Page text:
Home Tourist attractions Do I have to participate alone in a group visit?

Do I have to participate alone in a group visit?

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Everyone told me not to travel alone during a pandemic.

Especially not to learn snowboarding, a sport that not all travel insurance covers. It didn’t help that I wanted to visit a country whose language I don’t speak.

Administrative matters – such as Covid tests, vaccination certificates and health declarations – would be burdensome for a solo traveler, I was told. I could also catch Covid or injure myself while snowboarding abroad.

It made sense, but I didn’t know anyone who could accompany me. So I joined a tour group from Singapore to South Korea.

I didn’t know it when I booked my trip, but I was part of a trend of solo female travelers joining group travel as tourism regains its footing.

The Singapore-based agency I traveled with, EU Holidays, said many more solo travelers had joined its trips since international tours restarted in September.

The numbers are low, but there has been a noticeable increase, according to Wong Yew Hoong, director of EU Holidays.

Before the pandemic, he said, solo travelers rarely joined their tours “because they normally plan and travel on their own,” he told CNBC Travel. Now they are, and most solo travelers are women, he said.

Global trend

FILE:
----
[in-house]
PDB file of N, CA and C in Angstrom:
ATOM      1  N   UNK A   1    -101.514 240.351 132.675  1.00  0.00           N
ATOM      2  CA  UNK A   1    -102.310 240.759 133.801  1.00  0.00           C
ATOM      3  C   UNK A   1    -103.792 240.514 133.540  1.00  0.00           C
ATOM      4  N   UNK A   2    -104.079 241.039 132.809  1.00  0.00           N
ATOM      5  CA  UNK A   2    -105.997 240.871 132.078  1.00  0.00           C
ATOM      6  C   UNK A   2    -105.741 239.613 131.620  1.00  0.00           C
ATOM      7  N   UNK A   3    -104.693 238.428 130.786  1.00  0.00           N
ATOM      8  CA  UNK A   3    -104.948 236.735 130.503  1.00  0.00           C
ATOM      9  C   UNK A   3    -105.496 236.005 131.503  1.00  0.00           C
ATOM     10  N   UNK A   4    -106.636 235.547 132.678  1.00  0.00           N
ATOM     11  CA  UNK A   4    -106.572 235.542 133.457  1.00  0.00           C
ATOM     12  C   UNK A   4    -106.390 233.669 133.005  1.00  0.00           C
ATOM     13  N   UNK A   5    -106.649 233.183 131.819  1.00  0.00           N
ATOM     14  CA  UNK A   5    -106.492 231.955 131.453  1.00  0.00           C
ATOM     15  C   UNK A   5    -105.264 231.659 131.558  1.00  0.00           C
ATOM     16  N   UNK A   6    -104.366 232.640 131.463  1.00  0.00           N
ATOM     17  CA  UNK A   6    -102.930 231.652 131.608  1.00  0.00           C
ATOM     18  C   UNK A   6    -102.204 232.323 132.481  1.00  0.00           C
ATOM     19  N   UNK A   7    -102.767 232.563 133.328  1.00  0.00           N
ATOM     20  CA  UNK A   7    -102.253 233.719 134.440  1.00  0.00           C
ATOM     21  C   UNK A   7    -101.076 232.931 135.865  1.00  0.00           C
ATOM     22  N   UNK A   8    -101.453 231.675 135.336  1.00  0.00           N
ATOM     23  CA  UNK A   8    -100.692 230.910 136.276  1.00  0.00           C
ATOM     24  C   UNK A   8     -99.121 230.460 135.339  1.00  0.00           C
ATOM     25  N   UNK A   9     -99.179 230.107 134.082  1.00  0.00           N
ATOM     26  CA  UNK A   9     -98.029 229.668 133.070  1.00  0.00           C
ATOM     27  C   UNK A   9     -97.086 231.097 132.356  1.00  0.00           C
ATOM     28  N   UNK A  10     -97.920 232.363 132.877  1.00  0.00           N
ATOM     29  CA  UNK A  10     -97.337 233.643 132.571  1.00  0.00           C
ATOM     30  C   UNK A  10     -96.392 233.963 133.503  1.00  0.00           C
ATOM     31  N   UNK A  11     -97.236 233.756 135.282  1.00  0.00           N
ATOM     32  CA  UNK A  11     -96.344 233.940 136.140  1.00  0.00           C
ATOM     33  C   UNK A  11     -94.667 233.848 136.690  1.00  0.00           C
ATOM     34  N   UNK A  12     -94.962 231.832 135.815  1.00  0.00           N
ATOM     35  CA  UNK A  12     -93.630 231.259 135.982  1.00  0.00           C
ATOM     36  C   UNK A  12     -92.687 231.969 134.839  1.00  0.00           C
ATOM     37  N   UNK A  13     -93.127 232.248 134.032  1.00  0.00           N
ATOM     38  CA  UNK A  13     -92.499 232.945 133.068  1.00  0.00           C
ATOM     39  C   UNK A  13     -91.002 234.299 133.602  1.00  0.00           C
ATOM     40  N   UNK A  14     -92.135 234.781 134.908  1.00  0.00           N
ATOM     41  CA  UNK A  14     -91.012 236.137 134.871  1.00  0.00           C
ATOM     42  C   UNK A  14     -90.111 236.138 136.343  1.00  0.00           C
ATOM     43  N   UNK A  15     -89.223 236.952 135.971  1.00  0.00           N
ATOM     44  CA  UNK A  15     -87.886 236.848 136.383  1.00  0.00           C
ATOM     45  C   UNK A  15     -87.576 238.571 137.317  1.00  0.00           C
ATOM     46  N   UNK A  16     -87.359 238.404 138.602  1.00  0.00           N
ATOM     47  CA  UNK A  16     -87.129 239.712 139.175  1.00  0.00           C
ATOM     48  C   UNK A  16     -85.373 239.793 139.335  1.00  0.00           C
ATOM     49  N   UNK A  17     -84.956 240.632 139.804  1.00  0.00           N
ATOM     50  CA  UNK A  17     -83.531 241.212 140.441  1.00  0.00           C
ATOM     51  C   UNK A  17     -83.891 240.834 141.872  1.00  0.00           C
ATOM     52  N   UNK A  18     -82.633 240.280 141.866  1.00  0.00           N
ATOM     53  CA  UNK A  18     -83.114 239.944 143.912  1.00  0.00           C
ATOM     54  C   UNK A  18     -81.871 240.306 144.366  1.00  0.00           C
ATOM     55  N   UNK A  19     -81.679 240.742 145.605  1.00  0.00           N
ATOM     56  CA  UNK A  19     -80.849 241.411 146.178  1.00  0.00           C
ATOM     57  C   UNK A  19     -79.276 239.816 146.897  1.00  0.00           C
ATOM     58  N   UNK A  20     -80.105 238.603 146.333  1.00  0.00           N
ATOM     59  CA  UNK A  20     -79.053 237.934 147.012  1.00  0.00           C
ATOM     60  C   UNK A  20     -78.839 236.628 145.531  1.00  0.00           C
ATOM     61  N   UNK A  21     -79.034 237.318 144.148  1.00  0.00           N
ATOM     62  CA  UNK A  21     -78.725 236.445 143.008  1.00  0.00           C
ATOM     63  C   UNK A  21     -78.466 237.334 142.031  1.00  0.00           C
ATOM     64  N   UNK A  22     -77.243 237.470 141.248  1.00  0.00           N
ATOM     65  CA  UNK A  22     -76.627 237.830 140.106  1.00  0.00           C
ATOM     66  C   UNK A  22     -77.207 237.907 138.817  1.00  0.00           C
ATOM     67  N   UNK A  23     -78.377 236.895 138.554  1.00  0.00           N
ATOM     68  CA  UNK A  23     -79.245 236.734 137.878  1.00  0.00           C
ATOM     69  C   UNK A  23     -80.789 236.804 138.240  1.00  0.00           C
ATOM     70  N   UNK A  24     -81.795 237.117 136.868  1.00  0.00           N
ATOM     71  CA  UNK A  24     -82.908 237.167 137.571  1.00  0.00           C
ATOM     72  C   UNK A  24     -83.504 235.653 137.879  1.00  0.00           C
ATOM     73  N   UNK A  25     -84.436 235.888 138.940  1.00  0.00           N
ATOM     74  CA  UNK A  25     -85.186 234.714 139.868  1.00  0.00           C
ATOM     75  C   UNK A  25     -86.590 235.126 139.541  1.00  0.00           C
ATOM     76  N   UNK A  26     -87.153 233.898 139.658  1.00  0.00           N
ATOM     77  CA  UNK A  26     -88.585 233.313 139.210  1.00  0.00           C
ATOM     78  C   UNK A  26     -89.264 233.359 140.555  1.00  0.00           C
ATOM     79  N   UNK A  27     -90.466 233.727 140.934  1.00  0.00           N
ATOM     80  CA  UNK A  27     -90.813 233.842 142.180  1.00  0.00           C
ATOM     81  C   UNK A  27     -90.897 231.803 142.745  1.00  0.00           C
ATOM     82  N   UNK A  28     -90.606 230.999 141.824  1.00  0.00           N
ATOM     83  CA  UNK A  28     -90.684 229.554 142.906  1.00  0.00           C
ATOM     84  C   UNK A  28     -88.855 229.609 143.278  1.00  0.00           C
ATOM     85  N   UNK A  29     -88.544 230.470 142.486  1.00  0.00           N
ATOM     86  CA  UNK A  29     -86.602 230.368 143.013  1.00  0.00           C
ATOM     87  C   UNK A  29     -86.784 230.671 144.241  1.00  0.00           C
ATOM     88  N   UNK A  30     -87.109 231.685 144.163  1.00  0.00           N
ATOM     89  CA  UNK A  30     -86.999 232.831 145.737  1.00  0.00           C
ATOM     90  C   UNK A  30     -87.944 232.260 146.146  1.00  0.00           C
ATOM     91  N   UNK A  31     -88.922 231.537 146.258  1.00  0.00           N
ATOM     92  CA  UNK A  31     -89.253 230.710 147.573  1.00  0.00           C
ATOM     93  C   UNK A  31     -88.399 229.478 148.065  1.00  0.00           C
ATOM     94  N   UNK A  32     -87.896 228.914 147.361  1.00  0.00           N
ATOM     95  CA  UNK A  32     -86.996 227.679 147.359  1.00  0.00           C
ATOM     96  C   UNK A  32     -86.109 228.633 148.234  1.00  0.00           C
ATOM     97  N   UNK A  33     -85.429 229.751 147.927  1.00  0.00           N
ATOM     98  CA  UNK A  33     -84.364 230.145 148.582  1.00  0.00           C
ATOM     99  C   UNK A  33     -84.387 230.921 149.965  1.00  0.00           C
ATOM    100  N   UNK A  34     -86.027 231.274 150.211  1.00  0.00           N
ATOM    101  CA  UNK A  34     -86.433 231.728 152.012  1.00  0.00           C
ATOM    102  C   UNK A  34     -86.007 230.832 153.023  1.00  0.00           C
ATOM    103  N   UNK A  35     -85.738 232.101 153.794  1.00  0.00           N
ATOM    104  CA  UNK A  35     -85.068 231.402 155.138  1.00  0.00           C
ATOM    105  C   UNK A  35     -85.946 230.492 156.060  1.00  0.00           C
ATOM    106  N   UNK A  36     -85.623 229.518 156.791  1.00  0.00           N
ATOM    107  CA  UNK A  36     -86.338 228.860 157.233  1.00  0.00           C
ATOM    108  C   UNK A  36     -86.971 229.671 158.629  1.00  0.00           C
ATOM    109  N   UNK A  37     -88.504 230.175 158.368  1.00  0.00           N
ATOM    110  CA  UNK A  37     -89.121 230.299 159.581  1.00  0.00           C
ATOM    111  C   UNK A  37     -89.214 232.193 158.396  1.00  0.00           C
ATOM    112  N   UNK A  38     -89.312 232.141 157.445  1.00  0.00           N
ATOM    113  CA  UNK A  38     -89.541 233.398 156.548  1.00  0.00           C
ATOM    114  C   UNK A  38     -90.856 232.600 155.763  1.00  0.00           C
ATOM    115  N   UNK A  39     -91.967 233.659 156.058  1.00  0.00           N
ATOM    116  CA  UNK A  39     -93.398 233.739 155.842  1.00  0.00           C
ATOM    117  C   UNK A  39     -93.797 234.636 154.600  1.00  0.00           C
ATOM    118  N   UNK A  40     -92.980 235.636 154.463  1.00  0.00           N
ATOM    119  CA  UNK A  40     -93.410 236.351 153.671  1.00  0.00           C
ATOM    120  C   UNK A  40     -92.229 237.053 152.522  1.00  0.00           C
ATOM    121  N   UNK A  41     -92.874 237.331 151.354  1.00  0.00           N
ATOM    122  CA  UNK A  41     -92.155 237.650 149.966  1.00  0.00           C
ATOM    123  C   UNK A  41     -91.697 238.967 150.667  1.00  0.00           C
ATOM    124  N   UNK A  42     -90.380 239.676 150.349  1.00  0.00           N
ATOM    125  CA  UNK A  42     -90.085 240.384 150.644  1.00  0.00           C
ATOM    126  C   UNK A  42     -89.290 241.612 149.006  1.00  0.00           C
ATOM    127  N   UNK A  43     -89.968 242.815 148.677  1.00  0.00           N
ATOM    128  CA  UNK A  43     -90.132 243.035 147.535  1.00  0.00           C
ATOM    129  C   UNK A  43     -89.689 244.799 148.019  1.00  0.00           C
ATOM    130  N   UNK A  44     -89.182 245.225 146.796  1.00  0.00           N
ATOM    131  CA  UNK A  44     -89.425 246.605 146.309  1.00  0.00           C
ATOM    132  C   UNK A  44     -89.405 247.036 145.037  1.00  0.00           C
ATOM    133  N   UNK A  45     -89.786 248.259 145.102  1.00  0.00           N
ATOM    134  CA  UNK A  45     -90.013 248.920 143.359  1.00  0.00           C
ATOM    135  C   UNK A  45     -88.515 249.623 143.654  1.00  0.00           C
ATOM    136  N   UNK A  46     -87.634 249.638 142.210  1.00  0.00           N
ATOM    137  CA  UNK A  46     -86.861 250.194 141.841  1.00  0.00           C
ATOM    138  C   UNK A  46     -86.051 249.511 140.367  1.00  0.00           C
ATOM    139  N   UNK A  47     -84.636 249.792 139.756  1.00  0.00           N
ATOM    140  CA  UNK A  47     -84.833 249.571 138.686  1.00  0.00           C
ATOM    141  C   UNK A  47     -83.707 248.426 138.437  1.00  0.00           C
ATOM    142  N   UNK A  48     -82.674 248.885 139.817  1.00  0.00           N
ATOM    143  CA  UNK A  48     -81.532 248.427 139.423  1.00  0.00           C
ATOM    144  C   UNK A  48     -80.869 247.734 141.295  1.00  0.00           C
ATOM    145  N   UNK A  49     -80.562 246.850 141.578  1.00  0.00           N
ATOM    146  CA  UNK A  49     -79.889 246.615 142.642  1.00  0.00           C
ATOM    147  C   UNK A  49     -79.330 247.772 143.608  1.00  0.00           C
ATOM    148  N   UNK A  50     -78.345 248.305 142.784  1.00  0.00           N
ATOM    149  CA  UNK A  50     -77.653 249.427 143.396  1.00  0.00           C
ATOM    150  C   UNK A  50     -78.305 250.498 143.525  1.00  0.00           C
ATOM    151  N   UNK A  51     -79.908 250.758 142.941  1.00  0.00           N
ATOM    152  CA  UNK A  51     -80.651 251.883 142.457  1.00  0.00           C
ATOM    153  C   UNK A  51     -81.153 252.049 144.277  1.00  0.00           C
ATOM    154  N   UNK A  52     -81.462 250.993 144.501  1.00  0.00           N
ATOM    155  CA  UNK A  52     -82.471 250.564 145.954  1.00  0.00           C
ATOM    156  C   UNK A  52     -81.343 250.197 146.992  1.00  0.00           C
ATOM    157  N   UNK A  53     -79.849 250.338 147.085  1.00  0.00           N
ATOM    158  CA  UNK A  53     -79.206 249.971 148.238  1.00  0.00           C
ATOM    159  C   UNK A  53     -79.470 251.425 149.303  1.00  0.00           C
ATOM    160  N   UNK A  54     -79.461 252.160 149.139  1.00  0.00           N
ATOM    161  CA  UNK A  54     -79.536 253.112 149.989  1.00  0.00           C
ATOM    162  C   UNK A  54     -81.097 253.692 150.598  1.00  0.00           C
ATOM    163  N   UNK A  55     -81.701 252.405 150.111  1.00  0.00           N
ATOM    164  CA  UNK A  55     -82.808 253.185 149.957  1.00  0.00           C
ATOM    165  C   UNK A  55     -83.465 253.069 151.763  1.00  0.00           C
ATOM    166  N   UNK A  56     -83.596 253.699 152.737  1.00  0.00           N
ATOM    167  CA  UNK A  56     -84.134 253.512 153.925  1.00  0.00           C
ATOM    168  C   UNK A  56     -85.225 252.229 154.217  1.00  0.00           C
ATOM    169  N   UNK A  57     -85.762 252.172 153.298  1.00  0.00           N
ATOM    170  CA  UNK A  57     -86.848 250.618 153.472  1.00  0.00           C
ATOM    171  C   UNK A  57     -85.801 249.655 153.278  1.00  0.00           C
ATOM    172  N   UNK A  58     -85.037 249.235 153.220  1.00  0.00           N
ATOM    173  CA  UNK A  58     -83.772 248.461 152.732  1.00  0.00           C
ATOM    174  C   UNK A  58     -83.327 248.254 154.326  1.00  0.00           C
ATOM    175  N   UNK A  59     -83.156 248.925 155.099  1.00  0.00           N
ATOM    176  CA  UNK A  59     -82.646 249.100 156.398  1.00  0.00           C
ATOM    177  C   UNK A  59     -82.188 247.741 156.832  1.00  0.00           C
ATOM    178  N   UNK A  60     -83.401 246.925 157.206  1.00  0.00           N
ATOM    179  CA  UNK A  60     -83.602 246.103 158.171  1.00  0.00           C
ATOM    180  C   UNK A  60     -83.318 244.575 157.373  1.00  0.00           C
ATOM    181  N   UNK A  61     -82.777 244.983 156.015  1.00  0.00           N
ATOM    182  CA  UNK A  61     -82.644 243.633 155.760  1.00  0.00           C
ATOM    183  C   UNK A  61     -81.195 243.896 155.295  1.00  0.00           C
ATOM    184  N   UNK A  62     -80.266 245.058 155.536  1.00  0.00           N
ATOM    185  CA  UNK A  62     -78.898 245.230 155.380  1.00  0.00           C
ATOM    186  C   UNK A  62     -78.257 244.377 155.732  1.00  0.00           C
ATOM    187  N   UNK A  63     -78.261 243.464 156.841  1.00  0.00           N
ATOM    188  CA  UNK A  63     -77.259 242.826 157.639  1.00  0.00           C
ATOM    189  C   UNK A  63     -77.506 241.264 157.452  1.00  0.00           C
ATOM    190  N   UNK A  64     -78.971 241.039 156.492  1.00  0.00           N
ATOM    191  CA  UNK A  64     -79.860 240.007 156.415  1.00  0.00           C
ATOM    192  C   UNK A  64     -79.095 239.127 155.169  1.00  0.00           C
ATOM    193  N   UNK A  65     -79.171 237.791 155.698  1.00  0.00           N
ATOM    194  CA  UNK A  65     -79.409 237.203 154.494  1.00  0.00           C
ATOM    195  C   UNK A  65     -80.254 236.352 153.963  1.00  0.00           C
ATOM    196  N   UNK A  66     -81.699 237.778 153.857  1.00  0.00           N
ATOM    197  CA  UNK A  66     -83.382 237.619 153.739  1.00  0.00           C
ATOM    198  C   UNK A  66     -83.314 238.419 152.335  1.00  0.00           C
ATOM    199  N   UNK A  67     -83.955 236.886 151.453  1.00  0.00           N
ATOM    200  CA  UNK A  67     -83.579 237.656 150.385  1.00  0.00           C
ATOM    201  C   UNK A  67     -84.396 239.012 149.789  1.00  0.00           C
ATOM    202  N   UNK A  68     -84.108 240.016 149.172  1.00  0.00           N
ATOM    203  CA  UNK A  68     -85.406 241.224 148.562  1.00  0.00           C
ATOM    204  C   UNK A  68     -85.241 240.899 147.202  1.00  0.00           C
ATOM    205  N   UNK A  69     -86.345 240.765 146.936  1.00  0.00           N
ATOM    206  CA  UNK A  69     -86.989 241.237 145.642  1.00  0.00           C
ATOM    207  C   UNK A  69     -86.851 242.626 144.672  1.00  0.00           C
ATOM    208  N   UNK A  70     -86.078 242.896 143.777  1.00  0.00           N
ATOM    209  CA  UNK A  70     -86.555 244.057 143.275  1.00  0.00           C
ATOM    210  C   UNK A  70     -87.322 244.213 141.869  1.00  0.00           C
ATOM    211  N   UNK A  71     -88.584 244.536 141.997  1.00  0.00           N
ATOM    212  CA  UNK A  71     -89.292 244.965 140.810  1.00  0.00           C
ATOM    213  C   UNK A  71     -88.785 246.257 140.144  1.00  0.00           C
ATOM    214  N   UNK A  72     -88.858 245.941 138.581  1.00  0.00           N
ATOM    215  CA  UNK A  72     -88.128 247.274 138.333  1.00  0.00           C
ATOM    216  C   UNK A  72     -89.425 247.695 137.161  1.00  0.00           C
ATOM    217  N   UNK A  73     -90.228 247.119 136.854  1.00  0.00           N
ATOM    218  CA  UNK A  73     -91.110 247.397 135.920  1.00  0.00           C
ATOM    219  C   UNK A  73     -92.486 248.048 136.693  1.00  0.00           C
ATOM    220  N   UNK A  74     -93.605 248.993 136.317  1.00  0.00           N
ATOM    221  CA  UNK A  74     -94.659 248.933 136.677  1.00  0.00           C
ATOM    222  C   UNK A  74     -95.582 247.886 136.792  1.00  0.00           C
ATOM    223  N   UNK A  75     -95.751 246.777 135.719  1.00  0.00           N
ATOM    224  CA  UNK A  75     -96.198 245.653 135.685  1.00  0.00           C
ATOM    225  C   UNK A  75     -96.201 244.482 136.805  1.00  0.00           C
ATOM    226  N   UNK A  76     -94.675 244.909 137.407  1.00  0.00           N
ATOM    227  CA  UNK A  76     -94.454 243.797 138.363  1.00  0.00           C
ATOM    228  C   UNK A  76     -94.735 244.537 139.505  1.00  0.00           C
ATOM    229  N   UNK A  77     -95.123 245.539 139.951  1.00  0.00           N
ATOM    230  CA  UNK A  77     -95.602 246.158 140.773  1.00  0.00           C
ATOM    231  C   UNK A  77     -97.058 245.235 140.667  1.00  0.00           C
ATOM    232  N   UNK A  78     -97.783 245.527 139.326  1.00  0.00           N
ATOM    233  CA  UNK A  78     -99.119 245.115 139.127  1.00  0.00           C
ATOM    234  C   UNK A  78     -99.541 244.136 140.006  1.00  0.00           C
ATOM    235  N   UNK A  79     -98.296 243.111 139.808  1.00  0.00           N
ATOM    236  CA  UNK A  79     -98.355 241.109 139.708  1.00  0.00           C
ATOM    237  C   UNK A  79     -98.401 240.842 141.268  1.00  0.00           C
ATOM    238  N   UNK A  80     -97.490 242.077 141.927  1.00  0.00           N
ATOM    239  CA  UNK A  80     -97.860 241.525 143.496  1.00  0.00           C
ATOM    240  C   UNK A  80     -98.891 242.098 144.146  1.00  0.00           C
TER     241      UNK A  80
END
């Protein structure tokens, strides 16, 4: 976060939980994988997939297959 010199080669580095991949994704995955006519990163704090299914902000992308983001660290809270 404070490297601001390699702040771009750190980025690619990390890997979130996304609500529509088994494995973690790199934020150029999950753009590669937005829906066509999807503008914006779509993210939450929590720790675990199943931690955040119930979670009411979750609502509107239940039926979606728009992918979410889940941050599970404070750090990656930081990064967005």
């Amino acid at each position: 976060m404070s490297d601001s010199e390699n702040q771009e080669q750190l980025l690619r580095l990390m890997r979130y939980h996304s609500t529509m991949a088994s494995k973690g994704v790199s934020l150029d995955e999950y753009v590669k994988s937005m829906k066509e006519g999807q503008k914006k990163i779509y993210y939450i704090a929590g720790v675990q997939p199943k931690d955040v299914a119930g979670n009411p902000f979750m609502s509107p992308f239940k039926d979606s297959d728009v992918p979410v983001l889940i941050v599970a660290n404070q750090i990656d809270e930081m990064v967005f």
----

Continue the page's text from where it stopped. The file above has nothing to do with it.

In other parts of the world, this trend started before the pandemic.

Canadian travel agency G Adventures said solo travelers made up 51% of its bookings this year – and 70% of them are women, up slightly from 2019.

The solo travel trend has grown exponentially over the past four years, according to Melissa DaSilva, North American president of The Travel Corporation’s travel division, TTC Tour Brands. TTC owns travel agencies such as Trafalgar and Contiki.

“The pandemic has certainly spurred interest even more,” she told CNBC, adding that TTC Tour Brands has made more single rooms available and reduced or waived extra fees for solo travelers in response to the demand for solo travel.

The SoFe Traveler Network, which organizes tours for women traveling alone, said bookings had reached about 60% of pre-pandemic levels.

Even married people travel alone because they have different interests than their spouses, said Bruce Poon Tip, owner of Just You, a solo travel specialist that runs adult-only tours.

The pandemic has made people more determined to tick off their “bucket list” destinations, said Tip, who also founded G Adventures.

“[But] couples don’t necessarily have the same rosters, and so they travel separately,” he told CNBC.

According to the Just You website, women typically make up about three-quarters of travelers in a solo travel party.

“Don’t wait” attitude

Solo trips are generally associated with flexibility and group tours are considered rigid. So why do women traveling alone sign up for this style of travel?

In my case, I was not alone by choice or because I wanted more freedom. I spent weeks trying to find friends who would agree to come with me.

The G Adventures board said the people currently traveling are “early adopters”, but their friends may not have the same appetite for risk. This was the case for me – many of my friends said they were still concerned about Covid.

But it was also difficult to find someone whose goals and schedule matched mine. I realized that even if Covid eases in the coming year, I could still find myself without travel companions, so now was as good a time as any.

Don’t wait to check off your “to do” list. … Nothing is promised.